What I’ve Read: The First Law Trilogy

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This is my first book review since I have launched this website. All of the reviews moving forward will be only my opinions on the story as well as a brief overview (spoiler-free of course), so don’t hate me if you disagree with me

I just finished the First Law Trilogy by Joe Abercrombie and instead of writing them individually, I wanted to put them all together and the reason for that is because each book bleeds into the next without a true conclusion.

Brief Summary:

Told through multiple POVs, the story revolves around a kingdom that is beset by war on multiple fronts and it is up to a group of rag-tag heroes to stop it. From all walks of life, there is the barbarian, the wizard, the young pup, the apprentice, the soldier, the cripple and the crazy one (think Breakfast Club meets Sesame Street). Each of these characters is drawn into the battle for the kingdom, whether they want to be or not. The wizard is ancient and has the means to stop the war and conscripts many of the POVs in help finding it, while the others face overwhelming odds and strange alliances. It all boils down to who has the bigger magic.

In truth, the plot is straightforward for some characters (the journey and return) and the fight against their fellow man. There is a lot of political maneuvering and discussion since the king dies and he has no living heir. There is a detailed description of a fencing tournament for the young pup which takes up majority of the first book. The second book is mostly about the journey to find said magic as well as the war now being started. The final book ends the conflict, but continues well after the fact to set up the new king/regime.

The Good:

I liked Mr. Abercrombie’s writing style. It is quickly paced and easy to read, pretty much read all three books in two weeks. The characters are not typical stereotypes as he has a cripple anti-hero that is gripping. Glotka was a very interesting character study on how war can affect a person that is not always seen as heroic.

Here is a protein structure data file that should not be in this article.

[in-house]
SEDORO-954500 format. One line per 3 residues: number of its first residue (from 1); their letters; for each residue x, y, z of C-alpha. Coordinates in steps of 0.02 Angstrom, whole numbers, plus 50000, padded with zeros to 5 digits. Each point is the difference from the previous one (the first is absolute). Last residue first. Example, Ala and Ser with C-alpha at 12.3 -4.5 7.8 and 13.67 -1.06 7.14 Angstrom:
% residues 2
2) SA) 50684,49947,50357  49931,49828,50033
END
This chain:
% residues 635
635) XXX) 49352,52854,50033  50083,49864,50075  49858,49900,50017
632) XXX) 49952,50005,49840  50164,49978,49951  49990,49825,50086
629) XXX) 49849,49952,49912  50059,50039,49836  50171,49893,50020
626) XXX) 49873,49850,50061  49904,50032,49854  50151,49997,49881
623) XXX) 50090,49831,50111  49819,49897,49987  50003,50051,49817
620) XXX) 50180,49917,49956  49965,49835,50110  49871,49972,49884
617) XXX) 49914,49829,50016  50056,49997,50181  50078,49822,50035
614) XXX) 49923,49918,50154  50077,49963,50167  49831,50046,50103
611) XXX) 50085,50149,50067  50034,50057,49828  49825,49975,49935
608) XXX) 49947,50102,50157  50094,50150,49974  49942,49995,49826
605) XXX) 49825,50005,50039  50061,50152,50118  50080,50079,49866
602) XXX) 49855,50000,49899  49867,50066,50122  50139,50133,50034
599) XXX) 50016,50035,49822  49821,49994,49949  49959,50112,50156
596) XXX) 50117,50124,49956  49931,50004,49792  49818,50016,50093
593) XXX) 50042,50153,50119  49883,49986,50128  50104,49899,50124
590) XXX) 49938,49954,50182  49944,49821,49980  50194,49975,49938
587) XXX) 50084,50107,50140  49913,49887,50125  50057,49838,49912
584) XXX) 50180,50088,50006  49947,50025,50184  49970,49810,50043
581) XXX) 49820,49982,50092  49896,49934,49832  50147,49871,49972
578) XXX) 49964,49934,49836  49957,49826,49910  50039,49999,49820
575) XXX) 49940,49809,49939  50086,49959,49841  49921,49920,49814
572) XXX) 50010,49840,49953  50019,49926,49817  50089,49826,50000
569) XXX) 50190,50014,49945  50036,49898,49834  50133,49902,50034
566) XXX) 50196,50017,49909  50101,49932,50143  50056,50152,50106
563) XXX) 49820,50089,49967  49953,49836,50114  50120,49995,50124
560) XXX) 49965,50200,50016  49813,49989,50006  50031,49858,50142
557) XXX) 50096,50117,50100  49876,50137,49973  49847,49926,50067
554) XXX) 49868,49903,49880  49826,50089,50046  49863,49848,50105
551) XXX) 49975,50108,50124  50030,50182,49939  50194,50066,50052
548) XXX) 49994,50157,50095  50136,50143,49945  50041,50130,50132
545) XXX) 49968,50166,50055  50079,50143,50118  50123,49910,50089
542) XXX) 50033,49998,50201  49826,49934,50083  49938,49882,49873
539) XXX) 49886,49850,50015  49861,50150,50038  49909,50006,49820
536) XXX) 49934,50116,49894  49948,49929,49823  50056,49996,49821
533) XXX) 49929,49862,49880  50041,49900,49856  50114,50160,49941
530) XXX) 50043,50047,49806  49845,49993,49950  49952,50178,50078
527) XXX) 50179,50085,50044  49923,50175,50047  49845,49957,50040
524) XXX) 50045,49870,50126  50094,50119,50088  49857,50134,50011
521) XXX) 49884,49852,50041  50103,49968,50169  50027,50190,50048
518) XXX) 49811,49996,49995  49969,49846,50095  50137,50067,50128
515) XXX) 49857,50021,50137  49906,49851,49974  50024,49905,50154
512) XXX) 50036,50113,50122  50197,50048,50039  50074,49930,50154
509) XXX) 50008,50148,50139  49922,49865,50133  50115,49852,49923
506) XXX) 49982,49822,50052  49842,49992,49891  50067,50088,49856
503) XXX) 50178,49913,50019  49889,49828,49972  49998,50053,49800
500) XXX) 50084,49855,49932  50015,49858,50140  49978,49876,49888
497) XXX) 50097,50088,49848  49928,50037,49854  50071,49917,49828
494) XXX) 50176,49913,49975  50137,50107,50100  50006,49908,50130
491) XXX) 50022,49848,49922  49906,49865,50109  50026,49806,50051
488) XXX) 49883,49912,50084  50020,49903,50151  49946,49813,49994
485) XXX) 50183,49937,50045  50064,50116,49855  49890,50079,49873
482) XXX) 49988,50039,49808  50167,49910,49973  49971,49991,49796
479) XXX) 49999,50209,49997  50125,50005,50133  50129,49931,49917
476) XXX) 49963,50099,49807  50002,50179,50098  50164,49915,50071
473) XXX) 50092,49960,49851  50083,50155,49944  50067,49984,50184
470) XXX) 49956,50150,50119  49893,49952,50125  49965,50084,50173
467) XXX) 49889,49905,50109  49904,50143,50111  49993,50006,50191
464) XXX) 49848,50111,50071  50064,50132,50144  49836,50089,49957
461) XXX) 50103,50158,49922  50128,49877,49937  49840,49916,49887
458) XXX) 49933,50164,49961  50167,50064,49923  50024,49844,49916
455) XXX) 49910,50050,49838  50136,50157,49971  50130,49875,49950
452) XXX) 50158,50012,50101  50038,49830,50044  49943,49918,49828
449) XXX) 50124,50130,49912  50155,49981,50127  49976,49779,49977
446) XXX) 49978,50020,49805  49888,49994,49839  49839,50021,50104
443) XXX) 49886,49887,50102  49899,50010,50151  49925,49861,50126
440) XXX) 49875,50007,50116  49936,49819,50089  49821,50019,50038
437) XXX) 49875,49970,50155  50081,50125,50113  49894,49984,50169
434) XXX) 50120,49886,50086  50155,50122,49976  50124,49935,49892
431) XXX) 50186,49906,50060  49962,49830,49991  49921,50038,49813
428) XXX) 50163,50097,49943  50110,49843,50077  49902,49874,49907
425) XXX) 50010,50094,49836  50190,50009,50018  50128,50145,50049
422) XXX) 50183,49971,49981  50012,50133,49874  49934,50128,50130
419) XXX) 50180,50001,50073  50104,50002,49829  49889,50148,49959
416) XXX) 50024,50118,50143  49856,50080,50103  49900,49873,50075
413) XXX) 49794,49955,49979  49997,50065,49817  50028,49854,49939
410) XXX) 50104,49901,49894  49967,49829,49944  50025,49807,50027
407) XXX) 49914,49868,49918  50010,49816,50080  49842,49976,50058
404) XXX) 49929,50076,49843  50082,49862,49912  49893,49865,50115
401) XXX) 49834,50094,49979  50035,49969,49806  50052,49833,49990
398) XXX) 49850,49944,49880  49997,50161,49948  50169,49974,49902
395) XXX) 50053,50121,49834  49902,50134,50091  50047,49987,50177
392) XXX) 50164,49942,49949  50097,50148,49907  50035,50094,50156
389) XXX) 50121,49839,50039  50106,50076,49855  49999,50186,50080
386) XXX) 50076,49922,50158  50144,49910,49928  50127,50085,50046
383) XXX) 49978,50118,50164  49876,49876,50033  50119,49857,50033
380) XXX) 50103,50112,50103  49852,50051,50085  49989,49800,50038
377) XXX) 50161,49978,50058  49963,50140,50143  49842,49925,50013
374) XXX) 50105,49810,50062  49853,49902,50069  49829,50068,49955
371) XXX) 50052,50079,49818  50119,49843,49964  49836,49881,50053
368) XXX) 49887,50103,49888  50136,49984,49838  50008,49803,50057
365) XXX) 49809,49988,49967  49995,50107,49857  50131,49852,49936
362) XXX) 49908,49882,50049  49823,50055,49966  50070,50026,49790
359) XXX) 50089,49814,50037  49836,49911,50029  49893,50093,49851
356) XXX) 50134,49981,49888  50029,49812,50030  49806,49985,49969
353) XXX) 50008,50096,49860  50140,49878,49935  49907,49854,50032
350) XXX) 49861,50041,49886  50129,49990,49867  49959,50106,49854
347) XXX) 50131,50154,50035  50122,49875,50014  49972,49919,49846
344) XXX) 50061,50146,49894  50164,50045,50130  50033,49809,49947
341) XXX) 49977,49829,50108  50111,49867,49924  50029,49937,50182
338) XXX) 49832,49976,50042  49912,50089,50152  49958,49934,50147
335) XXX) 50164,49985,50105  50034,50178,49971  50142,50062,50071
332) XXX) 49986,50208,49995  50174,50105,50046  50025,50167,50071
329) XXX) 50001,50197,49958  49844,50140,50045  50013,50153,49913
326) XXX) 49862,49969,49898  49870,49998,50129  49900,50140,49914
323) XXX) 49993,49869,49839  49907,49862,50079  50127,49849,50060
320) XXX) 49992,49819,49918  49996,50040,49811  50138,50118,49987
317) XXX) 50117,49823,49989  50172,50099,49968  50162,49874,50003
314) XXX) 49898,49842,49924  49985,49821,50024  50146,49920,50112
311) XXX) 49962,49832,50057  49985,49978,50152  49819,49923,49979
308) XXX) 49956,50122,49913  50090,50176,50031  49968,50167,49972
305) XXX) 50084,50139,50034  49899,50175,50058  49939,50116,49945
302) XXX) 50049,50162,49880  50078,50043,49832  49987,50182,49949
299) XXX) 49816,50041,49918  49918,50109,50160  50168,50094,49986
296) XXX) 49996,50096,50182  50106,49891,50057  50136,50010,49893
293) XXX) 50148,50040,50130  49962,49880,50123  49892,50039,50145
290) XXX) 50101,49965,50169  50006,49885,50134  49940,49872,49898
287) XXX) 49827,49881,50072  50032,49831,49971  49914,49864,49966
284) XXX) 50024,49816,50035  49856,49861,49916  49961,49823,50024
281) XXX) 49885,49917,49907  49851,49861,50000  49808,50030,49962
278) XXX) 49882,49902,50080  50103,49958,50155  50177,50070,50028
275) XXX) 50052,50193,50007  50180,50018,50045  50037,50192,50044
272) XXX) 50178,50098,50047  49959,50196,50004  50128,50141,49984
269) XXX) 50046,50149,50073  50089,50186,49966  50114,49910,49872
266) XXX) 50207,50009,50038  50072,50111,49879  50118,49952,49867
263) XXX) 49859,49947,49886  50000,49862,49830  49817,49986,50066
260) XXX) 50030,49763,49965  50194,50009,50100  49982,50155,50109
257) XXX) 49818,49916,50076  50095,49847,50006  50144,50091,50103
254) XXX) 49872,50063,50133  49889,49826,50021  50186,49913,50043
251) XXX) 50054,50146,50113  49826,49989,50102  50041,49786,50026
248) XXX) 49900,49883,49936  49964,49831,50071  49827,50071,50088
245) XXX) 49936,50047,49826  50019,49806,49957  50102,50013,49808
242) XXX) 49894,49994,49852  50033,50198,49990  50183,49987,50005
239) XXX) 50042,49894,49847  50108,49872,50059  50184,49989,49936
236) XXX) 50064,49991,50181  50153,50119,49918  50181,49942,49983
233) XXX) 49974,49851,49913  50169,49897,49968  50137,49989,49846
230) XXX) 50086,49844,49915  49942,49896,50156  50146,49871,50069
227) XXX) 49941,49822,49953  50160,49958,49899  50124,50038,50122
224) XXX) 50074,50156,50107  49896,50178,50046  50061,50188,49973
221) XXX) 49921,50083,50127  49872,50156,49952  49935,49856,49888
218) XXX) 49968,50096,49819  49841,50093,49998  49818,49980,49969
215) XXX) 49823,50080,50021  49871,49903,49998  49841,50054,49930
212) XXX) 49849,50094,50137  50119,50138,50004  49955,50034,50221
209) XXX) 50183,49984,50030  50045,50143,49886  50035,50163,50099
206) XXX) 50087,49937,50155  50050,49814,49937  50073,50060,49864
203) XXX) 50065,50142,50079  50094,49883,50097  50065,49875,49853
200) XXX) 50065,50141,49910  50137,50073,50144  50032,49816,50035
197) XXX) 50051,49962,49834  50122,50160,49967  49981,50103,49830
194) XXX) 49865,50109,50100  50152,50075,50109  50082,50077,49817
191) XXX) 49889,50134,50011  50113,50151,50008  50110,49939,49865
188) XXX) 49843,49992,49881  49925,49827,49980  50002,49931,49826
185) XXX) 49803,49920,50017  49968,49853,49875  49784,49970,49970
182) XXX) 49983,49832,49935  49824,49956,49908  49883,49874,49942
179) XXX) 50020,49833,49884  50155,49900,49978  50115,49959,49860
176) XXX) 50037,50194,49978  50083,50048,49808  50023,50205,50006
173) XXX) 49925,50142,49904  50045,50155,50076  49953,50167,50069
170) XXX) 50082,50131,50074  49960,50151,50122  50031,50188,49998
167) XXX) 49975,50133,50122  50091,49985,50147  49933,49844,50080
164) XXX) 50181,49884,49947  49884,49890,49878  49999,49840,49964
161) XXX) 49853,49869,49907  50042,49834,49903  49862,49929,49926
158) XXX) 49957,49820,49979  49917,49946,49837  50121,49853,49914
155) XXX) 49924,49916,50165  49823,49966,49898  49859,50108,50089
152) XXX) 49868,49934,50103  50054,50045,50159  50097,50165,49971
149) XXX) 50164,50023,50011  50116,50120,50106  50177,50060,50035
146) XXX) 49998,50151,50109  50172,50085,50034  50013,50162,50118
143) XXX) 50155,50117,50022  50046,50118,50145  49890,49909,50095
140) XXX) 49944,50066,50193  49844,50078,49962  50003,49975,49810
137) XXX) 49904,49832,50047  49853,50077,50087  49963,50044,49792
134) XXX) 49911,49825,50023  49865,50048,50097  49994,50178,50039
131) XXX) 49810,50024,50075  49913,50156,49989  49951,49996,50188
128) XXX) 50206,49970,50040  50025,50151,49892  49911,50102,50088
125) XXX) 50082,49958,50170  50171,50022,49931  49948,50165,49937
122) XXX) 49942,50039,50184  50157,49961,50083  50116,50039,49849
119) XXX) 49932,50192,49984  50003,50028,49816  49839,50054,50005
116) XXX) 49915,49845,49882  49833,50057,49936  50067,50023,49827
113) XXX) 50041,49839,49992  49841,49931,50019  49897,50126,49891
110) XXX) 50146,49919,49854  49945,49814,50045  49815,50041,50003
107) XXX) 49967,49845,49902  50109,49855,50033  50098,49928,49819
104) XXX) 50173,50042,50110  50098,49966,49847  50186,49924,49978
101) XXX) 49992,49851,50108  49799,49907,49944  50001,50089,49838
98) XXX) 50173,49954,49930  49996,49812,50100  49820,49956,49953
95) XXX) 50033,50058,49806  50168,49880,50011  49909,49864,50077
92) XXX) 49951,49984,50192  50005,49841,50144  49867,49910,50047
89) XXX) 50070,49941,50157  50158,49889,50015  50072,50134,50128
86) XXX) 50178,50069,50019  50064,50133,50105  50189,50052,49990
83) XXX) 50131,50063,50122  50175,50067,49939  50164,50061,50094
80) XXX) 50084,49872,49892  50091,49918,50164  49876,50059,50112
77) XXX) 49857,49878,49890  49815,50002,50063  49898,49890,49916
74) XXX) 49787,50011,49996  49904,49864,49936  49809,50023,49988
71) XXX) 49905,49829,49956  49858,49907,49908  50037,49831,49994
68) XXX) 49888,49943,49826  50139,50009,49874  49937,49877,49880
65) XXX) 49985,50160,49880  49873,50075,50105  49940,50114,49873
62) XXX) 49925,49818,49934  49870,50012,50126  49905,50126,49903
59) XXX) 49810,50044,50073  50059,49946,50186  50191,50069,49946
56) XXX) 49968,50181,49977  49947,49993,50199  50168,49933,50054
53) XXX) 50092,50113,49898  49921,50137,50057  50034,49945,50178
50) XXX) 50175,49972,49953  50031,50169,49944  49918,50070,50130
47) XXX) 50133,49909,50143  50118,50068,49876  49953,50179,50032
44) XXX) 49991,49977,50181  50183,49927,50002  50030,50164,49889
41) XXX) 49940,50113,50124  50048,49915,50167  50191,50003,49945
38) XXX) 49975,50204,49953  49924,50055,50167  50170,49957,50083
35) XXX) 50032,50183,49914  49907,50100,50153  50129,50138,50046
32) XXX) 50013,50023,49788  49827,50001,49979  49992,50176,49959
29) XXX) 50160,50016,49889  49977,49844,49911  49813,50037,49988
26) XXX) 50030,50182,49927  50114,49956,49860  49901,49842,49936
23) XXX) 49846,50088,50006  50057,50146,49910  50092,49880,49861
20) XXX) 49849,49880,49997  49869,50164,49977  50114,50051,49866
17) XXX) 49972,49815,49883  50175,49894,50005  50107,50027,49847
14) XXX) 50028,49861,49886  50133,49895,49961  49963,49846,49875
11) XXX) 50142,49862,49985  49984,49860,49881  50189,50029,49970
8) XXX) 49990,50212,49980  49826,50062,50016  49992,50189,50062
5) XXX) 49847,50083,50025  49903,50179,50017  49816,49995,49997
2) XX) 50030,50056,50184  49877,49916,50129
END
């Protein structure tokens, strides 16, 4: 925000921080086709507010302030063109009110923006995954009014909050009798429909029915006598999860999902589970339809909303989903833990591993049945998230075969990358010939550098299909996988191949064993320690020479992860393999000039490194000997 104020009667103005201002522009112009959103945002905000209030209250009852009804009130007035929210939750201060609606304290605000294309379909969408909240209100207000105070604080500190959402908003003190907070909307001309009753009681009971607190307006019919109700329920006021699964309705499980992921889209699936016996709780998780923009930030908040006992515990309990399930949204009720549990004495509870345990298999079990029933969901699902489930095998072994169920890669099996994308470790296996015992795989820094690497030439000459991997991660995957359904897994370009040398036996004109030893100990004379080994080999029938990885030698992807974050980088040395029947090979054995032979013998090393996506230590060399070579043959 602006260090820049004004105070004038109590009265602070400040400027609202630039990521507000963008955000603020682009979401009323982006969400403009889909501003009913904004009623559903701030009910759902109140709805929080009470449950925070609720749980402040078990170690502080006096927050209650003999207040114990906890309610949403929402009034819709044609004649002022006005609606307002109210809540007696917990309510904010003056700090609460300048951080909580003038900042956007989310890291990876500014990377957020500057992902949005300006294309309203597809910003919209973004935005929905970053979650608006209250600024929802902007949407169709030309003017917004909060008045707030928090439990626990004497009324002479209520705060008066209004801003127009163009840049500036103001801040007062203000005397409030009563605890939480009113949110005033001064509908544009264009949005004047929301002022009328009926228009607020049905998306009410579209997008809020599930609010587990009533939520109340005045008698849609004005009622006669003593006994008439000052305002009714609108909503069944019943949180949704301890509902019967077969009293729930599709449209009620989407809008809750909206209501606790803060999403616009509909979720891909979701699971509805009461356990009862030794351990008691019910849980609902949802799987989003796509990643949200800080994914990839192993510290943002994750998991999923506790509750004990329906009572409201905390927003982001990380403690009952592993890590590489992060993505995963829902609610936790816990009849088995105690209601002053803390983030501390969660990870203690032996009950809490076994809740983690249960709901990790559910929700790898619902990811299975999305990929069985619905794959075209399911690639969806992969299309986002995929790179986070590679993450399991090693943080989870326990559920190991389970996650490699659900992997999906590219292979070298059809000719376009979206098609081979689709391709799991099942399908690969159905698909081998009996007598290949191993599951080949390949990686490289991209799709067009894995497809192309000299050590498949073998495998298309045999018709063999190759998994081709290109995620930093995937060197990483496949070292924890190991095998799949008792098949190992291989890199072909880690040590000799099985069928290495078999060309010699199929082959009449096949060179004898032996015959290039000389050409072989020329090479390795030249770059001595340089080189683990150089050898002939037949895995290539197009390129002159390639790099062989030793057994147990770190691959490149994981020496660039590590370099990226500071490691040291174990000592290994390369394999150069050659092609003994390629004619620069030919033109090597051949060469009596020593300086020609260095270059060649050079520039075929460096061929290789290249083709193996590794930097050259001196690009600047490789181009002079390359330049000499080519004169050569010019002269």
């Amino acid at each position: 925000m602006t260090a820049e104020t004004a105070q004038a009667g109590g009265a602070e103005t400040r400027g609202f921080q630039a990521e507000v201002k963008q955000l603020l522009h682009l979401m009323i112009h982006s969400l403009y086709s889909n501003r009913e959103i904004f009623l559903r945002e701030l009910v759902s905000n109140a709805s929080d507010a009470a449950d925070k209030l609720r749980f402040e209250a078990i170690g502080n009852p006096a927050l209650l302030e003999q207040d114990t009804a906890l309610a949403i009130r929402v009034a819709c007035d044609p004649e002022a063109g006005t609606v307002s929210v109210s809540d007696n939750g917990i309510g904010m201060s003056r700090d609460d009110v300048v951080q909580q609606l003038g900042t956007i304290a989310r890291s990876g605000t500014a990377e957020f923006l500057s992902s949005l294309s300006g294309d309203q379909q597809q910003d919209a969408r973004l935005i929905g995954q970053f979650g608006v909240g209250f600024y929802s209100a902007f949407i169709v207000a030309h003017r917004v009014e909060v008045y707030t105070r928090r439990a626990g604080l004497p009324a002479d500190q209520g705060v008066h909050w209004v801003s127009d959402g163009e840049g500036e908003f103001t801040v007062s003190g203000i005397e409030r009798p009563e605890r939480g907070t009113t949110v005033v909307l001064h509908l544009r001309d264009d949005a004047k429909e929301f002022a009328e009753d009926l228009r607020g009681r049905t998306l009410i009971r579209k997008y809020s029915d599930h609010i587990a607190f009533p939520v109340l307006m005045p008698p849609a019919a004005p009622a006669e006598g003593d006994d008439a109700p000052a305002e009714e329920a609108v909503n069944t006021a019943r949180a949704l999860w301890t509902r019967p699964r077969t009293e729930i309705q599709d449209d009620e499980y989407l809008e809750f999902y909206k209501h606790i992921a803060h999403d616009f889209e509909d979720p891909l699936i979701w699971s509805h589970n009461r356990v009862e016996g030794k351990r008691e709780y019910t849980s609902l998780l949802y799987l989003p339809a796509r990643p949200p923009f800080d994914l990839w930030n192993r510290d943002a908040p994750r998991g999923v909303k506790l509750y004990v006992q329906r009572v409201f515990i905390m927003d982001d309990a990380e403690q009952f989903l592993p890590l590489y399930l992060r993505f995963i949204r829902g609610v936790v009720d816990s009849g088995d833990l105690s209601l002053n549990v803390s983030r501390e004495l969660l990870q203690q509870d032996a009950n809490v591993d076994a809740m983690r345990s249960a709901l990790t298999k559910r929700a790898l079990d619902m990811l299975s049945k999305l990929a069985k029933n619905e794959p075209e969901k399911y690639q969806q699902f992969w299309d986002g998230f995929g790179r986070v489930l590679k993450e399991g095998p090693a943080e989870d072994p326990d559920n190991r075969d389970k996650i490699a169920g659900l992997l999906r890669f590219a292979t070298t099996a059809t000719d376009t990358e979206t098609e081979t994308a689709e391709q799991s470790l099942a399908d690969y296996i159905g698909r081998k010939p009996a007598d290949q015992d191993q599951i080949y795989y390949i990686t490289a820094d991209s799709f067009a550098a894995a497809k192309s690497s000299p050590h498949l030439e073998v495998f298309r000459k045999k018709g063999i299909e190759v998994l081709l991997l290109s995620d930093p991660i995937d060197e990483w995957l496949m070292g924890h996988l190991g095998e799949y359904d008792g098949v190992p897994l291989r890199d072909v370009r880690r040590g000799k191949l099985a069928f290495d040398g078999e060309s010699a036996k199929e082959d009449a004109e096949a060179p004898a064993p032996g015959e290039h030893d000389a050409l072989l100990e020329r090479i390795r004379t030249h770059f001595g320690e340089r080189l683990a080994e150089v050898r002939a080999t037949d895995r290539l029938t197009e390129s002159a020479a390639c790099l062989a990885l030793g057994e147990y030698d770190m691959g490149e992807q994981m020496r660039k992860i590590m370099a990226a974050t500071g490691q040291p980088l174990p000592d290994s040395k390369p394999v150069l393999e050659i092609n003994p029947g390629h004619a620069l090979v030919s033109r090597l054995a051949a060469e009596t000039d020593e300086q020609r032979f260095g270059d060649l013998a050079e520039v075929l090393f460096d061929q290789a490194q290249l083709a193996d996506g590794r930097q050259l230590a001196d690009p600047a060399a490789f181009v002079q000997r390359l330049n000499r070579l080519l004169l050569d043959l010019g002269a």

The peoples and places were well thought and detailed. It made for interesting character decisions, mostly in terms of the non-typical heroes. Logen Ninefingers and Ferro were complete opposites, but that was due to their detailed backstories and life journeys. They aren’t the typical heroes we always see in fantasy as they both have very deep flaws. Their romance wasn’t long and drawn out and they didn’t end up together in the end, so that was refreshing.

The action and battle scenes were well done and engaging. Logen’s berserk into the Bloody Nine was awesome and terrifying to read because you never knew what would happen. But the scenes were not long for the sake of having action, but were well-paced and to the point.

The Bad:

The lack of true climaxes in the books are a let down. Feels almost like going on this long car ride only to realize we went in a giant circle. The characters don’t really grow along the journey, especially Jezal (who, by the way was a terribly annoying character).

The same can be said about Glotka’s plot in the second book (or the entire second volume). He goes somewhere, has some things happen to him and then goes back home. It wasn’t all that necessary.

The twists were fairly easy to spot and it left a lot to be desired on the wizard’s backstory.

Rating:

2.5 out of 5

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